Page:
LemonUI/Quick Start

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Starting with LemonUI is easy! You just need to learn about a couple of things and you should be ready to go.

Notes

This Quick Start guide assumes that you already know C# and you know how Tick events work on SHVDN2, SHVDN3 and FiveM.

The Object Pool

The Object Pool stores all of your UI Containers like Menus and Timer Bar Collections. While Object Pools are not mandatory for Menus to work, they provide extra features like Updating the position of your UI when the Resolution and Safe Zone are changed, and being able to change multiple processable elements at once.

You can create a new Object Pool by calling it's constructor. It does not takes any parameters.

// Recommendation: Make this a private readonly field
ObjectPool pool = new ObjectPool();

When using the Object Pool, you need to call a function every Tick to make sure that is able to detect changes and draw the UI. This function is Process().

// This goes inside of your Tick event
pool.Process();

After adding the Object Pool, you are ready to add Menus and Timer Bars!

Menus and Items

LemonUI allows you to create Rockstar-like menus with the NativeMenu class. You can create them by calling the constructor with the Title and Subtitle of the menu.

// Recommendation: Make this a readonly field
NativeMenu menu = new NativeMenu("Title", "Subtitle");

Just remember that Menus need to be added into an Object Pool!

pool.Add(menu);

After this, your new menu is ready to work.

Now, let's continue with the Menu Items. There are multiple types of items that you can use in your menu:

Normal Items

The normal items only show a Title and that's it. They are simple, but have a lot of features that you can change (check the Visual Studio Object Browser for more information).

You can create them like this:

NativeItem item = new NativeItem("Title"); // No Description
NativeItem item = new NativeItem("Title", "Description of the Item"); // With Description
NativeItem item = new NativeItem("Title", "Description of the Item", "Info"); // With Description and Alternative Title on the right

Then, you are free to add it onto the menu by calling Add():

menu.Add(item);

All of the menu items are added with the same function, no matter their type.

Checkbox Items

Checkbox Items work and behave like normal items, but they have a Checkbox that can be toggled on and off. You create them like this:

NativeCheckboxItem checkbox = new NativeCheckboxItem("Checkbox"); // Disabled by Default
NativeCheckboxItem checkbox = new NativeCheckboxItem("Checkbox", true); // Enabled by Default
NativeCheckboxItem checkbox = new NativeCheckboxItem("Checkbox", "Description"); // Disabled by Default with a Description
NativeCheckboxItem checkbox = new NativeCheckboxItem("Checkbox", "Description", true); // Enabled by Default with a Description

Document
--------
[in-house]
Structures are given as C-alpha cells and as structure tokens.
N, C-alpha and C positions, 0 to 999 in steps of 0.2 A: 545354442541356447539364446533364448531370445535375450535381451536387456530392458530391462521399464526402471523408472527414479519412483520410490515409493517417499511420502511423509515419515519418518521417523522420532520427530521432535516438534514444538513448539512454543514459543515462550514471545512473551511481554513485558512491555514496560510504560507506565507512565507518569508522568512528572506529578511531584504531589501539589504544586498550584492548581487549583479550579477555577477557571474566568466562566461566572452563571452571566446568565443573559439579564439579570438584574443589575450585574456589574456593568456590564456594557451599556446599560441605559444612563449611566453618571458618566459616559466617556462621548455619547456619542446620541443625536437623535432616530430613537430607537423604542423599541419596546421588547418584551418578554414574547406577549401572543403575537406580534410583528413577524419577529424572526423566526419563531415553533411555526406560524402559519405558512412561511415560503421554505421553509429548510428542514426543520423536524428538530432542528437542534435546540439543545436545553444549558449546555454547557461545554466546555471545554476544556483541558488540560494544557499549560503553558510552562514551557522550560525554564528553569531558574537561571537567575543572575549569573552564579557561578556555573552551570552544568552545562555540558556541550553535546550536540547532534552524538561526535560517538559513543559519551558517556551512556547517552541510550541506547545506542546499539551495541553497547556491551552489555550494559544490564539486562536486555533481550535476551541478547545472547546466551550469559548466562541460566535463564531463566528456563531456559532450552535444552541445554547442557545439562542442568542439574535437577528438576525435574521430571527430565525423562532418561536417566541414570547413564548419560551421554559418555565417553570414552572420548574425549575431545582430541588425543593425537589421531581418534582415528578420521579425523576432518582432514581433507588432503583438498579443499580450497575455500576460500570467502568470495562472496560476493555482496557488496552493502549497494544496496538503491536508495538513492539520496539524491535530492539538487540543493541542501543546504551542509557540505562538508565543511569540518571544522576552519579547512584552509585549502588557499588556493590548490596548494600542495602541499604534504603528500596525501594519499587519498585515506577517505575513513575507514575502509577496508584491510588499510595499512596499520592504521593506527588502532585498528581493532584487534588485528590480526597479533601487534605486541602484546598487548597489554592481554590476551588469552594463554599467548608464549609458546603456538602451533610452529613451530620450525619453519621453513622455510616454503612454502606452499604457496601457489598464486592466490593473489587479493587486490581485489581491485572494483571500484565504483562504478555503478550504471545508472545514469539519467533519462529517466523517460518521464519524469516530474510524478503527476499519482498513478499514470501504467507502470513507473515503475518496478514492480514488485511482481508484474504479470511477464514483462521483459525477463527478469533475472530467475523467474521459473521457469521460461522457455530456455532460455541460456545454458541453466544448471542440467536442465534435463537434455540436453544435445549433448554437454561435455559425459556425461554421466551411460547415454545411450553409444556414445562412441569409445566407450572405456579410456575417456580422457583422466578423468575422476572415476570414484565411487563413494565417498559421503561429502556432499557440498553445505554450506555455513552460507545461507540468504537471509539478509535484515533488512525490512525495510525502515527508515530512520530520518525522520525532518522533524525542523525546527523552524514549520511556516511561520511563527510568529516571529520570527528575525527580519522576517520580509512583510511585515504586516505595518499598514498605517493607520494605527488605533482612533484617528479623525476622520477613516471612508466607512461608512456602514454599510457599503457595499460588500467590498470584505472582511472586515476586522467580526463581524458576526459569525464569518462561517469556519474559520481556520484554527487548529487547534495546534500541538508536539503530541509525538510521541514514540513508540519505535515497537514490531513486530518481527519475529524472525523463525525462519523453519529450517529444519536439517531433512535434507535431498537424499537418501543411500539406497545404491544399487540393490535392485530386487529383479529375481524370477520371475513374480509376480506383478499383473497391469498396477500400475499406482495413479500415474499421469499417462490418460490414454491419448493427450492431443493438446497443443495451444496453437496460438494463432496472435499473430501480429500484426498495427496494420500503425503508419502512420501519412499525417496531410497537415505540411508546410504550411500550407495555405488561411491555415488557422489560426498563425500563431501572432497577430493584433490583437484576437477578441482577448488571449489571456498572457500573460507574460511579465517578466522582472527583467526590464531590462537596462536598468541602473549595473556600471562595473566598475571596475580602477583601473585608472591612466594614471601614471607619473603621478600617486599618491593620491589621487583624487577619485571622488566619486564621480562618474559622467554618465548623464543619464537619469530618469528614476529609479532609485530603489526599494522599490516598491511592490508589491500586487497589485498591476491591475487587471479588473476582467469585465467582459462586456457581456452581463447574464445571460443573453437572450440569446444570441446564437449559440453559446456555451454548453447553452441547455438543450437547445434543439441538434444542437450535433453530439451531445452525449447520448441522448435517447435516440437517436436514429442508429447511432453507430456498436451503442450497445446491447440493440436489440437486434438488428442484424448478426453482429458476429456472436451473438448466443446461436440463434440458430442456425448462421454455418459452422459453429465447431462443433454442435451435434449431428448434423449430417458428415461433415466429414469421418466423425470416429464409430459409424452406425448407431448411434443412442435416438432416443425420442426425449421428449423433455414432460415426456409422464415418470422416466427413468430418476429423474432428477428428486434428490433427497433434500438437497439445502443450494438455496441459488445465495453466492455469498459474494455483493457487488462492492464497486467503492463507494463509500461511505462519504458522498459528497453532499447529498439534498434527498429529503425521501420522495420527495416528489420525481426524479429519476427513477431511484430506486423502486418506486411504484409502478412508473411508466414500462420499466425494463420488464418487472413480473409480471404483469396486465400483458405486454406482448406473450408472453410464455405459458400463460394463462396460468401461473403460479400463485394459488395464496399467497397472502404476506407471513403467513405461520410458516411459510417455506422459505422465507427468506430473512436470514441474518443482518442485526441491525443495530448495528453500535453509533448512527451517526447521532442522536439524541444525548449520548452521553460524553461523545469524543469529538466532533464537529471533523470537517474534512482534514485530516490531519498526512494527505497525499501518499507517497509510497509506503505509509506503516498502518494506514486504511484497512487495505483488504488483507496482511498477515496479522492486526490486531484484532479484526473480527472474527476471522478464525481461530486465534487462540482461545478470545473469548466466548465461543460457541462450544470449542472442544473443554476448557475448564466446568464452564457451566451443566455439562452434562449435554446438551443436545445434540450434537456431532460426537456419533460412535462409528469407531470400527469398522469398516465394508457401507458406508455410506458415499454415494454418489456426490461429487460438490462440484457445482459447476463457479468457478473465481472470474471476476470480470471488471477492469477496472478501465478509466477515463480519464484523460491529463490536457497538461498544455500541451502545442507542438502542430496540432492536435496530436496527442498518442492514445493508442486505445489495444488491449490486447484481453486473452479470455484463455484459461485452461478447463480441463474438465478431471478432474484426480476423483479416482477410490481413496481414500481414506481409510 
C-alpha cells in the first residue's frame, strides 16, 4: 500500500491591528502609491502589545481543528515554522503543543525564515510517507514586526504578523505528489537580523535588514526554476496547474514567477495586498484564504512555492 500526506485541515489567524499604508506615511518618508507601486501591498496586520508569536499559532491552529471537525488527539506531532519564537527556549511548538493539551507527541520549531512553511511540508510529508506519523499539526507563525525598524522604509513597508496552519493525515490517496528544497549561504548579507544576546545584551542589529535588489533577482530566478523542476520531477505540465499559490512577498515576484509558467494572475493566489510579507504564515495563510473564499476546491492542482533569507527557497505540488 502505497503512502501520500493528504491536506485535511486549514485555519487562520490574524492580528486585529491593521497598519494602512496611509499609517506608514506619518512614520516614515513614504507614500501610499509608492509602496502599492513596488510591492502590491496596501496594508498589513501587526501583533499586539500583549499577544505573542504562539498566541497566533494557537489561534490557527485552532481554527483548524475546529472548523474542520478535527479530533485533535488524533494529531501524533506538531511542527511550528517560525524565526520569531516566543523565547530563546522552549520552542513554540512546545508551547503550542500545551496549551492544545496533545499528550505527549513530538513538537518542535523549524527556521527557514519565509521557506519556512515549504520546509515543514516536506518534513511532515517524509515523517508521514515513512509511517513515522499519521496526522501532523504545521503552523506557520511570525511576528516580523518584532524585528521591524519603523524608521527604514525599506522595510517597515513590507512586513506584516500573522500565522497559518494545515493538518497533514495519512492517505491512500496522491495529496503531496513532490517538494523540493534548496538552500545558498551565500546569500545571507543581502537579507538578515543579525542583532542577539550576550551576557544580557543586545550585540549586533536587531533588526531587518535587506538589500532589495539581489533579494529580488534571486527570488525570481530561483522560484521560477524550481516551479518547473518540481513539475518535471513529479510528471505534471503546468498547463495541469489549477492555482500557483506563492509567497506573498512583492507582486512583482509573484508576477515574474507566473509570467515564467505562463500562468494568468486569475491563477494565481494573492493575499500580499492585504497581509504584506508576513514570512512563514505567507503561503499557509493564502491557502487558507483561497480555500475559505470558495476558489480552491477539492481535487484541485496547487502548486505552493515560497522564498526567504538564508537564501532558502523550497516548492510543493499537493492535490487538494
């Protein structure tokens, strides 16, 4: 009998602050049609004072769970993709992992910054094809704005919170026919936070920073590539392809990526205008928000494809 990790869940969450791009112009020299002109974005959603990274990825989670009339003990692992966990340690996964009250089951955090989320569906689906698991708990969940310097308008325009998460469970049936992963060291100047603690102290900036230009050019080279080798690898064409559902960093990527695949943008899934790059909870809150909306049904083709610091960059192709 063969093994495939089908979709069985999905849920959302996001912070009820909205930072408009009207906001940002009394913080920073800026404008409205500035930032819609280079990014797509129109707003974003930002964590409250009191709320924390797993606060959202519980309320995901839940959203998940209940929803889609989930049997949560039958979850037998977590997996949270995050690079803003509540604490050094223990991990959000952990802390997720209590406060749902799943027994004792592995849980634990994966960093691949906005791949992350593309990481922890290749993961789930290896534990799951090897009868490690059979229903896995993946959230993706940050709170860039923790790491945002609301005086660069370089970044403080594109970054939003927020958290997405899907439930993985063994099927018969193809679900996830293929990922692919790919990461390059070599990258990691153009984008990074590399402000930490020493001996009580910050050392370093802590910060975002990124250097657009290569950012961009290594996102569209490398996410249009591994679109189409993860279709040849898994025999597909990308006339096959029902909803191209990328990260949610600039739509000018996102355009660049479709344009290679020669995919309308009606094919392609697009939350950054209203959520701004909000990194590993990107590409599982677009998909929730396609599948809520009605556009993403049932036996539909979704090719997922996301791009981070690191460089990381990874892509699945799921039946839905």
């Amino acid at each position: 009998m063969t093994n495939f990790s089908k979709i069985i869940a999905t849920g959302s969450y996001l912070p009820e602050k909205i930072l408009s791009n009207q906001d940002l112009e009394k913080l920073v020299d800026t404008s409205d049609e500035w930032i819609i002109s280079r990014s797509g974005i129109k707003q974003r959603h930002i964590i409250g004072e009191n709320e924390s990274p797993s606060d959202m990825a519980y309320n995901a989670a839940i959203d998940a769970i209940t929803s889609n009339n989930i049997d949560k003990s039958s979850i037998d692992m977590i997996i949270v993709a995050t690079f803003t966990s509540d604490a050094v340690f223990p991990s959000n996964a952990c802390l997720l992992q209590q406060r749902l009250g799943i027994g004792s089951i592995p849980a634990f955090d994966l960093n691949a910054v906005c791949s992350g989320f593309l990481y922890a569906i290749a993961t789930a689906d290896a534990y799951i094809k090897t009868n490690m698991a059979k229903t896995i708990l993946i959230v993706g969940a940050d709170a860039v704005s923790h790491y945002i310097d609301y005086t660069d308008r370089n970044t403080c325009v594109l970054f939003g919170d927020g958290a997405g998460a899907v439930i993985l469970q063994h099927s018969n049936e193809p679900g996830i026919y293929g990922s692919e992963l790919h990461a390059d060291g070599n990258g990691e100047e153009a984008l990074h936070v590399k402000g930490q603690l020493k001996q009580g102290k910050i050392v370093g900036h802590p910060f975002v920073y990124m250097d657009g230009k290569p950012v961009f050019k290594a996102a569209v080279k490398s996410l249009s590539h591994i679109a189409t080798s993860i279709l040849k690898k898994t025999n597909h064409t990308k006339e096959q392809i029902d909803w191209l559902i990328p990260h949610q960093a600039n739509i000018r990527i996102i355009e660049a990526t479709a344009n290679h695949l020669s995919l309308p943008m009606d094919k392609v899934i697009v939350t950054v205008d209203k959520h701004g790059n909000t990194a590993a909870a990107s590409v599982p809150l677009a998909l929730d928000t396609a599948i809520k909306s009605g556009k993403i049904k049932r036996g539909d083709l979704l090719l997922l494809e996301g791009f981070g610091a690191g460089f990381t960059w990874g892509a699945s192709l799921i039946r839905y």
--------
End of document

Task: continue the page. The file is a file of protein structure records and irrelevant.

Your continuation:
You can check if the Checkbox is toggled on or off by checking the Checked property.

List Items

List Items have a list of items that you can change by scrolling left and right.

On LemonUI, you need to specify the type of items that they will have, like this:

NativeListItem<string> // List of Strings
NativeListItem<int> // List of Int
NativeListItem<Color> // List of Colors

As an example, we will create list of ints:

NativeListItem<int> list = new NativeListItem<int>("Title"); // No Description
NativeListItem<int> list = new NativeListItem<int>("Title", "Description of the Item"); // With Description

You can add the objects that you want on the item when you create it by specifying them after the parameters, like this:

NativeListItem<int> list = new NativeListItem<int>("Title", 1, 2, 3, 4); // No Description with 1, 2, 3 and 4 as items
NativeListItem<int> list = new NativeListItem<int>("Title", "Description of the Item", 177013); // With Description with 177013 as an item

You can get the current item via the SelectedItem property, and the current index via the SelectedIndex property.

Slider Item

LemonUI has Sliders that you can move from Left to Right to change a numeric value. They can be created like this:

NativeSliderItem item = new NativeSliderItem("Title"); // No Description with a Maximum of 100 and a Value of 0
NativeSliderItem item = new NativeSliderItem("Title", "Description"); // With Description, a Maximum of 100 and a Value of 0
NativeSliderItem item = new NativeSliderItem("Title", 255, 160); // No Description with a Maximum of 255 and a Value of 160
NativeSliderItem item = new NativeSliderItem("Title", "Description", 255, 160); // With Description, a Maximum of 255 and a Value of 160

You can get the value with the Value property. There is also another property called Multiplier that will set the increase when moving the slider (for example, increase the numeric value by 10 instead of by 1).